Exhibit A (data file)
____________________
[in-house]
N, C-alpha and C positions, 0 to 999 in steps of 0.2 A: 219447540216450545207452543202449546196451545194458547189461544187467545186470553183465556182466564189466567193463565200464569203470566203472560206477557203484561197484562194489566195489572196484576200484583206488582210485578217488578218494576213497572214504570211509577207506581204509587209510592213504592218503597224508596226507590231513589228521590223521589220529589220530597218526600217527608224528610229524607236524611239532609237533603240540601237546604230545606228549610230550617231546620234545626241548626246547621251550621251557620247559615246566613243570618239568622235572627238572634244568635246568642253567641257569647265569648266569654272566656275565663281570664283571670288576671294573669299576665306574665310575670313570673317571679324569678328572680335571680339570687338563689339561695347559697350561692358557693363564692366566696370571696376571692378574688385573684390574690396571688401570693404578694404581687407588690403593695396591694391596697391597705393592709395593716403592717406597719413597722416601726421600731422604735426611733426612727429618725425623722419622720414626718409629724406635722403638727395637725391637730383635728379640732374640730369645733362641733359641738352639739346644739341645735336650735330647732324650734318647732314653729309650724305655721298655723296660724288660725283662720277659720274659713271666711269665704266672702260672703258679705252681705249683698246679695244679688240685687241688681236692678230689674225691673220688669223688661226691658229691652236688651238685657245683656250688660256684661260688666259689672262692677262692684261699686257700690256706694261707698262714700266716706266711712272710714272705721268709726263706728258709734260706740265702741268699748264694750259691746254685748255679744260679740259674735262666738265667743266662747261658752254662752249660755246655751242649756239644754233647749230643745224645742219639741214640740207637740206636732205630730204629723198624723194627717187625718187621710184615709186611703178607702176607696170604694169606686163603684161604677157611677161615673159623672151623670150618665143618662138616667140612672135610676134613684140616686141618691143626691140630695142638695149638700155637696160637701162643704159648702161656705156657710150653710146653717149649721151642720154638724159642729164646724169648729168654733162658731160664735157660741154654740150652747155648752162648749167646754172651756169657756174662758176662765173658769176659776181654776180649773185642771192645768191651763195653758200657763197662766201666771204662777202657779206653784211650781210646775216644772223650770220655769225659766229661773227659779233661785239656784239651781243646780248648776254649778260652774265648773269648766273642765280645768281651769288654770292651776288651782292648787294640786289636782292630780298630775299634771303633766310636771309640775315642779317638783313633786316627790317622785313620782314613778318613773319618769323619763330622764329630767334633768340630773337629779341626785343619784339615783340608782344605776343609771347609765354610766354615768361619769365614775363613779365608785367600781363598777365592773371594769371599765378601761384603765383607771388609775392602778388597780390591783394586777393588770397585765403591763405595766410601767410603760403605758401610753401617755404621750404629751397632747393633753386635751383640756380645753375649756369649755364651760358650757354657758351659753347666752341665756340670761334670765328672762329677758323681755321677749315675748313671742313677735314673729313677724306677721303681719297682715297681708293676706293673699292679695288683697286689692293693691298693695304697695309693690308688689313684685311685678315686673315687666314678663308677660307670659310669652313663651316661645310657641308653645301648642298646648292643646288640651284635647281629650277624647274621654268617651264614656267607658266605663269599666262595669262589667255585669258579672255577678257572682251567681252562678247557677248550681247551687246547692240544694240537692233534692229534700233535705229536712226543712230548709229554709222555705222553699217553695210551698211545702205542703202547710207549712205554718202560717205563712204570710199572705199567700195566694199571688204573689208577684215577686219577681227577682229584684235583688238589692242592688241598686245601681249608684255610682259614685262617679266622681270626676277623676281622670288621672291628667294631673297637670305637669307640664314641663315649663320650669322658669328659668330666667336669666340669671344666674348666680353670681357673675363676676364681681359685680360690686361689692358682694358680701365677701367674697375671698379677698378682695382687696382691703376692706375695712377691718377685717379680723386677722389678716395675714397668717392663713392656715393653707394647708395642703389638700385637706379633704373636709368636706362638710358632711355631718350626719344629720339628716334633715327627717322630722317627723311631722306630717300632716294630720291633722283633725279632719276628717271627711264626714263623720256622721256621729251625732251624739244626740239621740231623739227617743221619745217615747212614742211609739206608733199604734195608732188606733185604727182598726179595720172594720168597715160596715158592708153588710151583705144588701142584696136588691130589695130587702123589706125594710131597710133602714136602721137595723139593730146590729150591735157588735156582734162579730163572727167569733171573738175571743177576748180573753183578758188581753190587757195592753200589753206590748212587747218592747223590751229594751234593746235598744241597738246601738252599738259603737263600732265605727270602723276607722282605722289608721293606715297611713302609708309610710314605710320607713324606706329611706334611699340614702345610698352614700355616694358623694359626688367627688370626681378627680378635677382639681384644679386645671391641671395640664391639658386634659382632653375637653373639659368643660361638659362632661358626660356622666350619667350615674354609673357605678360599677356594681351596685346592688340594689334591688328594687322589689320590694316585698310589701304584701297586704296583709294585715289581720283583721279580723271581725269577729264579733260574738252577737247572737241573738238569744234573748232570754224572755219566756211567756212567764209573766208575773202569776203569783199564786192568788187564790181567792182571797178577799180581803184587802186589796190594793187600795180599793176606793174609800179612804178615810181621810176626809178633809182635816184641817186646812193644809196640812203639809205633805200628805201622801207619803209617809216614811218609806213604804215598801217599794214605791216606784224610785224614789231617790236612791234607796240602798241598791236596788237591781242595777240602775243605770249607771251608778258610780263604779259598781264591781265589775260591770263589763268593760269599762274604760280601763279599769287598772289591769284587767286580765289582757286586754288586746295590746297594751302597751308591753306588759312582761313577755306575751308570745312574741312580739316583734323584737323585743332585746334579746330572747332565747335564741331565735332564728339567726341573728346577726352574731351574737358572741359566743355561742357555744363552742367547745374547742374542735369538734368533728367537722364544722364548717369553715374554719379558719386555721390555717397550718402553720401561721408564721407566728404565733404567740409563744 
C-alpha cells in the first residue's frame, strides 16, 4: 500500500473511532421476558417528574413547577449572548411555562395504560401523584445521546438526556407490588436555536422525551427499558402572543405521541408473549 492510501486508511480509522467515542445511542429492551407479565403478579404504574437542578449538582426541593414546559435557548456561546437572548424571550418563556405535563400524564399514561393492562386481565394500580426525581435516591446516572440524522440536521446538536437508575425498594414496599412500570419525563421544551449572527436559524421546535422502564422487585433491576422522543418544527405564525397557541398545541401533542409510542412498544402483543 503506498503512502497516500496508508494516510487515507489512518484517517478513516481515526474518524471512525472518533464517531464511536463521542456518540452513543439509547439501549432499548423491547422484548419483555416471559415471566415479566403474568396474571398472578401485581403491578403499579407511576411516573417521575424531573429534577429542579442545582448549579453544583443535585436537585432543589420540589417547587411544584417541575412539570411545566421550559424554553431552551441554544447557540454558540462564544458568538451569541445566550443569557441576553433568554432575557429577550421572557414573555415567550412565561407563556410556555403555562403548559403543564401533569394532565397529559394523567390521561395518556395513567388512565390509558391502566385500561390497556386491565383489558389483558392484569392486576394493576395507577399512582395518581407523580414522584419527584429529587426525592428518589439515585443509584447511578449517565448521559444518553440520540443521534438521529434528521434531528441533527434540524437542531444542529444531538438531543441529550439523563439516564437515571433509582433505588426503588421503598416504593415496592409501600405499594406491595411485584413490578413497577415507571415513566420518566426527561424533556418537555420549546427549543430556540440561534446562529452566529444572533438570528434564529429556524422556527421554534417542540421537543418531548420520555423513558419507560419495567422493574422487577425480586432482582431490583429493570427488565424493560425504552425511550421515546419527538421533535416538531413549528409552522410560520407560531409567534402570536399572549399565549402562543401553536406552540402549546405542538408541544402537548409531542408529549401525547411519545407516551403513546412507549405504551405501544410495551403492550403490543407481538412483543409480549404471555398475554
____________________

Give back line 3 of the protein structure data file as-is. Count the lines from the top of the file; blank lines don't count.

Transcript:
C-alpha cells in the first residue's frame, strides 16, 4: 500500500473511532421476558417528574413547577449572548411555562395504560401523584445521546438526556407490588436555536422525551427499558402572543405521541408473549 492510501486508511480509522467515542445511542429492551407479565403478579404504574437542578449538582426541593414546559435557548456561546437572548424571550418563556405535563400524564399514561393492562386481565394500580426525581435516591446516572440524522440536521446538536437508575425498594414496599412500570419525563421544551449572527436559524421546535422502564422487585433491576422522543418544527405564525397557541398545541401533542409510542412498544402483543 503506498503512502497516500496508508494516510487515507489512518484517517478513516481515526474518524471512525472518533464517531464511536463521542456518540452513543439509547439501549432499548423491547422484548419483555416471559415471566415479566403474568396474571398472578401485581403491578403499579407511576411516573417521575424531573429534577429542579442545582448549579453544583443535585436537585432543589420540589417547587411544584417541575412539570411545566421550559424554553431552551441554544447557540454558540462564544458568538451569541445566550443569557441576553433568554432575557429577550421572557414573555415567550412565561407563556410556555403555562403548559403543564401533569394532565397529559394523567390521561395518556395513567388512565390509558391502566385500561390497556386491565383489558389483558392484569392486576394493576395507577399512582395518581407523580414522584419527584429529587426525592428518589439515585443509584447511578449517565448521559444518553440520540443521534438521529434528521434531528441533527434540524437542531444542529444531538438531543441529550439523563439516564437515571433509582433505588426503588421503598416504593415496592409501600405499594406491595411485584413490578413497577415507571415513566420518566426527561424533556418537555420549546427549543430556540440561534446562529452566529444572533438570528434564529429556524422556527421554534417542540421537543418531548420520555423513558419507560419495567422493574422487577425480586432482582431490583429493570427488565424493560425504552425511550421515546419527538421533535416538531413549528409552522410560520407560531409567534402570536399572549399565549402562543401553536406552540402549546405542538408541544402537548409531542408529549401525547411519545407516551403513546412507549405504551405501544410495551403492550403490543407481538412483543409480549404471555398475554